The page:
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Like many websites, we use email addresses as user identifiers for logins.

RFC 5321 [#2.3.11] states that the local parts of email addresses:

MUST be interpreted and assigned semantics only by the host specified in the domain part of the address

This means that applications processing email addresses can't second guess, for example, the way that GMail will ignore dots when determining usernames. It also means that applications must treat email address local-parts as case sensitive, since that's how the local part is specified.

However users are stupid, and in a recent case a user who had signed up with an uppercase email address (and had successfully received and clicked the verification email) found they were unable to log in because they were now using the lowercase format of their email address.

I've never come across an email server which enforced case-sensitivity on its inboxes. I don't doubt that some exist somewhere, but I'm questioning whether there isn't a bigger benefit to dropping case-sensitivity for our email usernames than there are problems keeping it.

I wouldn't go so far as to emulate GMail's dot processing, or any kind of plus-addressing, because those don't seem to be as ubiquitous or as automatically-assumed as case-sensitivity. However, I'm aware it's not a black and white scenario so I'm interested if anyone knows how widespread case-sensitive email addresses actually are.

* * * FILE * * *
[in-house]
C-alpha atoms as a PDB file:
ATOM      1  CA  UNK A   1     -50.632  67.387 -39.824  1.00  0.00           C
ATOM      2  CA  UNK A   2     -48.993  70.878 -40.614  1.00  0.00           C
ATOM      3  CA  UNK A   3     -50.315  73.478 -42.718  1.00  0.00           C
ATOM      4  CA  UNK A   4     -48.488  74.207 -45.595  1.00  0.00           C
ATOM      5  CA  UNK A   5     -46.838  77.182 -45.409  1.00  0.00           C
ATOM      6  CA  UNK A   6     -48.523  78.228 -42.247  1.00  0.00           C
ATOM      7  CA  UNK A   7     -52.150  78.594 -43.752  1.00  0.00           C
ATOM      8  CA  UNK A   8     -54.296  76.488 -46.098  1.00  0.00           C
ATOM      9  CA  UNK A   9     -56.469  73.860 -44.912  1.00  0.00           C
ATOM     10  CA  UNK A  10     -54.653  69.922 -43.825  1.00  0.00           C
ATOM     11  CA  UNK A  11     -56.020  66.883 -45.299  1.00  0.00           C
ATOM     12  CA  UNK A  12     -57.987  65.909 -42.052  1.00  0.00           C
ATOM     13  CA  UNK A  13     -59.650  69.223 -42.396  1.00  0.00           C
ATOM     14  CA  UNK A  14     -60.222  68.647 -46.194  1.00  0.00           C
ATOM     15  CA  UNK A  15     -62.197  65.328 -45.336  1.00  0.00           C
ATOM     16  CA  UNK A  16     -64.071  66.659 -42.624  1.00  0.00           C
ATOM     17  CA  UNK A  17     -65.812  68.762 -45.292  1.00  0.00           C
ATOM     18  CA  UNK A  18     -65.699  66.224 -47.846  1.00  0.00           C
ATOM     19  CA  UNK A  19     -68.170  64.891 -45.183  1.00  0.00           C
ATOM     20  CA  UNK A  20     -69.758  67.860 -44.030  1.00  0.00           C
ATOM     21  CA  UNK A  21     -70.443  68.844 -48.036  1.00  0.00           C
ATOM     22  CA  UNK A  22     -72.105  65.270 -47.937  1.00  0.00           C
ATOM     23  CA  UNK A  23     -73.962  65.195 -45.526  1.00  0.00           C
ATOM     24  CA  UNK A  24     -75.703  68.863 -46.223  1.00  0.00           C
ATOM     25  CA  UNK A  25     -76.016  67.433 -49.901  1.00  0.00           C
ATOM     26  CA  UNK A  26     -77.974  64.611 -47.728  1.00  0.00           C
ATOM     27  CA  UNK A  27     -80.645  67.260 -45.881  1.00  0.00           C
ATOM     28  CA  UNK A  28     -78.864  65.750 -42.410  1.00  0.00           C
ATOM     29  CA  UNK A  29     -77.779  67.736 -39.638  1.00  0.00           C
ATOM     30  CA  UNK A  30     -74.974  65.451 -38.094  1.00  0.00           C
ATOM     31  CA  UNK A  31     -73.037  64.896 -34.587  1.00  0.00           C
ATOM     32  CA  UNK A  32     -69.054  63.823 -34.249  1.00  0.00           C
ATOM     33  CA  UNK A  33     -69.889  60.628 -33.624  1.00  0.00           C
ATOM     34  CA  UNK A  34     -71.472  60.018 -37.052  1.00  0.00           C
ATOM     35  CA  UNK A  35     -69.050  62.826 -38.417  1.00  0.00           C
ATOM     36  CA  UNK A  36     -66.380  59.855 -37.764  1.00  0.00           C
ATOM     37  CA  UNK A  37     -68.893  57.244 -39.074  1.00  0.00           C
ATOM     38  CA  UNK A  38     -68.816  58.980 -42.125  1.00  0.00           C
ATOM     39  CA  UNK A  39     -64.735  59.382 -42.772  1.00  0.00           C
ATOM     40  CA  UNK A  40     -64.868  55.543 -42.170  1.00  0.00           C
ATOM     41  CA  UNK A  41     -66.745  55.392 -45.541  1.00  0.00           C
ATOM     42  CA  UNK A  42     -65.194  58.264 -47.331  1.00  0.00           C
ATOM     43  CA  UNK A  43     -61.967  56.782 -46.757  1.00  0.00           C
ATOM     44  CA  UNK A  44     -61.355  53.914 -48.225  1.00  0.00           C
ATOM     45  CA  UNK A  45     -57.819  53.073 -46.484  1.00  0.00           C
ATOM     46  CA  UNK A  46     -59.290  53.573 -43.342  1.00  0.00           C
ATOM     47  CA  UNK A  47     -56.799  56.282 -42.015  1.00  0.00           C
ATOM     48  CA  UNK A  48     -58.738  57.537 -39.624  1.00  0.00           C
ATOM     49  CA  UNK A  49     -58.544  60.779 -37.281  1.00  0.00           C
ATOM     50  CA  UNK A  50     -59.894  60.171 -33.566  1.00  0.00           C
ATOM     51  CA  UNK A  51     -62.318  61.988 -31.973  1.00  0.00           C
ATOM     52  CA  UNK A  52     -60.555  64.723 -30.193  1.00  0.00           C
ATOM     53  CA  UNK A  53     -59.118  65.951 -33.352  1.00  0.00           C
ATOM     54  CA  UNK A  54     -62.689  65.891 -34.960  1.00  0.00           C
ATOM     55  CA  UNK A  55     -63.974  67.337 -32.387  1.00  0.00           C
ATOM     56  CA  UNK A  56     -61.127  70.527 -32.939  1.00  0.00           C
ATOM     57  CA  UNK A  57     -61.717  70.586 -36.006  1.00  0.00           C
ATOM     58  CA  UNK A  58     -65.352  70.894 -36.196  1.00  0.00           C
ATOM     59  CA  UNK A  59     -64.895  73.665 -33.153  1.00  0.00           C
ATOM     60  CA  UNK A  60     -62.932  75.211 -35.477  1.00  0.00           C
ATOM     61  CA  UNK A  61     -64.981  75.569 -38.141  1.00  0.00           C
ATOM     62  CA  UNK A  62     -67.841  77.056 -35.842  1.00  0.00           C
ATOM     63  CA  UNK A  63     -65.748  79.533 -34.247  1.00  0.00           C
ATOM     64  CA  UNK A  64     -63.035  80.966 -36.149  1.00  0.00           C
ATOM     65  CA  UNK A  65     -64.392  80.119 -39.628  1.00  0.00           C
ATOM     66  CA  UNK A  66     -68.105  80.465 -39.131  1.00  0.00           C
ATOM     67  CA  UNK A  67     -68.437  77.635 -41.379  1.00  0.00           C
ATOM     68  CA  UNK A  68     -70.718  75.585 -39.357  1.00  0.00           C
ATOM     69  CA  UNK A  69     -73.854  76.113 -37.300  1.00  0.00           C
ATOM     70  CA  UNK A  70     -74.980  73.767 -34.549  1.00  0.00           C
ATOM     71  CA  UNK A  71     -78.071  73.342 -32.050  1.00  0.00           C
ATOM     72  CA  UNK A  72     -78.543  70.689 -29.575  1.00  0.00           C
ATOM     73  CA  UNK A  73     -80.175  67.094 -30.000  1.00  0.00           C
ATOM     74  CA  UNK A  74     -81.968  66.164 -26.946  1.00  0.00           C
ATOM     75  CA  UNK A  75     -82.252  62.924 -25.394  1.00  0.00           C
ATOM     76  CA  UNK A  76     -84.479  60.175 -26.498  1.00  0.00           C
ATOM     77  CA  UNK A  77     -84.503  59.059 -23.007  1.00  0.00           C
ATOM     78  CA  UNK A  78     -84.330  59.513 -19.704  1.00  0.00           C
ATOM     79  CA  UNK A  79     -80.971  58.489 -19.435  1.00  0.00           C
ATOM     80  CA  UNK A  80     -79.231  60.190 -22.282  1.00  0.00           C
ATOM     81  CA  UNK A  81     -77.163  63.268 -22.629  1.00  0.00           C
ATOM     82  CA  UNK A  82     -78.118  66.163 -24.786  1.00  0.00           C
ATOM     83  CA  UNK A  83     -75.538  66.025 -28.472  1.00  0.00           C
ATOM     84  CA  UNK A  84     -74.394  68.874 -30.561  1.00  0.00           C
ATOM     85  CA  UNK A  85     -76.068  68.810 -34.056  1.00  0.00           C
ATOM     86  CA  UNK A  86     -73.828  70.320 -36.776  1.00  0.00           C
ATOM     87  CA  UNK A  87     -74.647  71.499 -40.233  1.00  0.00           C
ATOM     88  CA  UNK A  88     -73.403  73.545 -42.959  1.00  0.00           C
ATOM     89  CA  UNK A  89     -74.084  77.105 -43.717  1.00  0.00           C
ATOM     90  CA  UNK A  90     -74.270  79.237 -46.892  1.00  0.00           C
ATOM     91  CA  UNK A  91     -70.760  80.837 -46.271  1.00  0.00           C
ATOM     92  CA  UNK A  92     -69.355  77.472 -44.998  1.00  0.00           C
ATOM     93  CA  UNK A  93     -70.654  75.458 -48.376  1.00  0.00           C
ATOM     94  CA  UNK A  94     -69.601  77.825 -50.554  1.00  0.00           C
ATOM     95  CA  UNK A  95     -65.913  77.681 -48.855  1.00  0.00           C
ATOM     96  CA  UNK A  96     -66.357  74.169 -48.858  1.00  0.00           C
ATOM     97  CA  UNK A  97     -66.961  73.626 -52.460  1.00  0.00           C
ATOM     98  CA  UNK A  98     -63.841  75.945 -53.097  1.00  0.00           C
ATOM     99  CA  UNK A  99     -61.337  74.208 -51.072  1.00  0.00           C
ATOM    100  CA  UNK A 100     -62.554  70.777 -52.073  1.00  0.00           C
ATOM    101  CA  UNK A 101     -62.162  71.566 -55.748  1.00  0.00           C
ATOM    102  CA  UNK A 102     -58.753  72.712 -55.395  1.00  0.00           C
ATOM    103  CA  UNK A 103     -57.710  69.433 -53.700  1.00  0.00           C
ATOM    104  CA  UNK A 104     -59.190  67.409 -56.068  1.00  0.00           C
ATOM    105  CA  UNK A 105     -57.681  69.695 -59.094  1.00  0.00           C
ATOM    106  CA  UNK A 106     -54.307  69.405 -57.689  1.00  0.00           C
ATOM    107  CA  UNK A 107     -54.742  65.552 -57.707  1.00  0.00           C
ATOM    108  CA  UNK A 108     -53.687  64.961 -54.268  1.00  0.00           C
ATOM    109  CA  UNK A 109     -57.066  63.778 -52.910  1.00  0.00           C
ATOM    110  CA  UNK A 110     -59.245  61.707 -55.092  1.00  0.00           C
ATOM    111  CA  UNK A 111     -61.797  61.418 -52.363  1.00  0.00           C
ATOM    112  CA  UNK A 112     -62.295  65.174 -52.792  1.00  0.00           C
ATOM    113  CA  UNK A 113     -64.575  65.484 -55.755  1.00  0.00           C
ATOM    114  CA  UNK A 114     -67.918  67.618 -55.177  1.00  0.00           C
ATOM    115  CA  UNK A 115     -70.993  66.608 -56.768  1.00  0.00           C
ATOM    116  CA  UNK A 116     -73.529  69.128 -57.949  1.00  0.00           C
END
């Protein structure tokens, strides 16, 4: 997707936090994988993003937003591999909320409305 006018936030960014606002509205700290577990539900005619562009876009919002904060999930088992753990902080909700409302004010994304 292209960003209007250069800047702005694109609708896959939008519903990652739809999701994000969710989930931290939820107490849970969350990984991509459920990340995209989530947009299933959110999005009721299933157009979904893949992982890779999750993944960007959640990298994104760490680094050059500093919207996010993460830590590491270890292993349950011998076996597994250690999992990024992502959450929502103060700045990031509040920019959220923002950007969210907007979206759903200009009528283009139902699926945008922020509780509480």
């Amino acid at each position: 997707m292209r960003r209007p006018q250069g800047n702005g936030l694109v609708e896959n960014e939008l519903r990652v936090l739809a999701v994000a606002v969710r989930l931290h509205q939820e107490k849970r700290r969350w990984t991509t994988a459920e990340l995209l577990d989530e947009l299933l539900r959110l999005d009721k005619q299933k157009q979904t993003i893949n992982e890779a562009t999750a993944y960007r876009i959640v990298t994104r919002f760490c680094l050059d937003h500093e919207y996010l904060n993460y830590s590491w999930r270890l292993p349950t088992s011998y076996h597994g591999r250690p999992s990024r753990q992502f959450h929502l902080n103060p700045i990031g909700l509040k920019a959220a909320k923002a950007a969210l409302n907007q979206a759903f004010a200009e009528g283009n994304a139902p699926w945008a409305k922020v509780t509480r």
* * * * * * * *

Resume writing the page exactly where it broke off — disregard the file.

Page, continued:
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4  
Two answers already from the same RFC. Next time, make sure you read the whole thing :) –  Yannis Rizos Jan 4 '12 at 12:53
    
There are two answers to this question. Don't use email address as the username. Use the same string manipulation on both the user's input and the value stored in the database, if they don't match at that point, then they are not equal. –  Ramhound Jan 4 '12 at 14:40
    
Yahoo used to have case sensitive user names in the really, really old days. Like mid 90s. Made hacking yahoo games lots of fun . . . –  Wyatt Barnett Jan 4 '12 at 15:15
    
Why not just enforce case insensitivity on your user identifiers by converting them to an standard internal case during login? Your database can still store the case sensitive e-mail address for when you need to e-mail the user (for password recovery etc.). It would seem to be exceedingly unlikely that you would get two different users whose e-mail addresses only differ by the case of their local part. –  Mark Booth Jan 4 '12 at 16:16
    
@YannisRizos I did read it, but a SHOULD is always trumped in RFCs by a MUST. The fact that hosts SHOULD do something means that they might not and I just wanted reassurance that, in reality, the SHOULD is a bit more widely adopted than its definition implies. –  Gareth Jan 4 '12 at 17:43

3 Answers 3

up vote 7 down vote accepted

http://tools.ietf.org/html/rfc5321#page-42 (emphasis added):

While the above definition for Local-part is relatively permissive, for maximum interoperability, a host that expects to receive mail SHOULD avoid defining mailboxes where the Local-part requires (or uses) the Quoted-string form or where the Local-part is case-sensitive.

The rfc discourages case-sensitivity. Also, I personally have never seen a host with case-sensitive local parts.